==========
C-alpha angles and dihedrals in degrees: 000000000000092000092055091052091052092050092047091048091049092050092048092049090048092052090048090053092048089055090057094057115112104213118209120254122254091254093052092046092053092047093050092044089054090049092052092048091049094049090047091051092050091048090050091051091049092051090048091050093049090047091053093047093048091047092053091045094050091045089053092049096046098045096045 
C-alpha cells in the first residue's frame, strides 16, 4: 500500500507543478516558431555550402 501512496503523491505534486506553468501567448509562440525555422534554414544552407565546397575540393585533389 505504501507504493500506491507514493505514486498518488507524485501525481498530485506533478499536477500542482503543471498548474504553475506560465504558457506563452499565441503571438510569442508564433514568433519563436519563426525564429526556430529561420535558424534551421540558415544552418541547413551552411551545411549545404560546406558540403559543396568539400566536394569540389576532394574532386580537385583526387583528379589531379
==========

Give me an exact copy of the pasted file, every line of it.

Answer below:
C-alpha angles and dihedrals in degrees: 000000000000092000092055091052091052092050092047091048091049092050092048092049090048092052090048090053092048089055090057094057115112104213118209120254122254091254093052092046092053092047093050092044089054090049092052092048091049094049090047091051092050091048090050091051091049092051090048091050093049090047091053093047093048091047092053091045094050091045089053092049096046098045096045 
C-alpha cells in the first residue's frame, strides 16, 4: 500500500507543478516558431555550402 501512496503523491505534486506553468501567448509562440525555422534554414544552407565546397575540393585533389 505504501507504493500506491507514493505514486498518488507524485501525481498530485506533478499536477500542482503543471498548474504553475506560465504558457506563452499565441503571438510569442508564433514568433519563436519563426525564429526556430529561420535558424534551421540558415544552418541547413551552411551545411549545404560546406558540403559543396568539400566536394569540389576532394574532386580537385583526387583528379589531379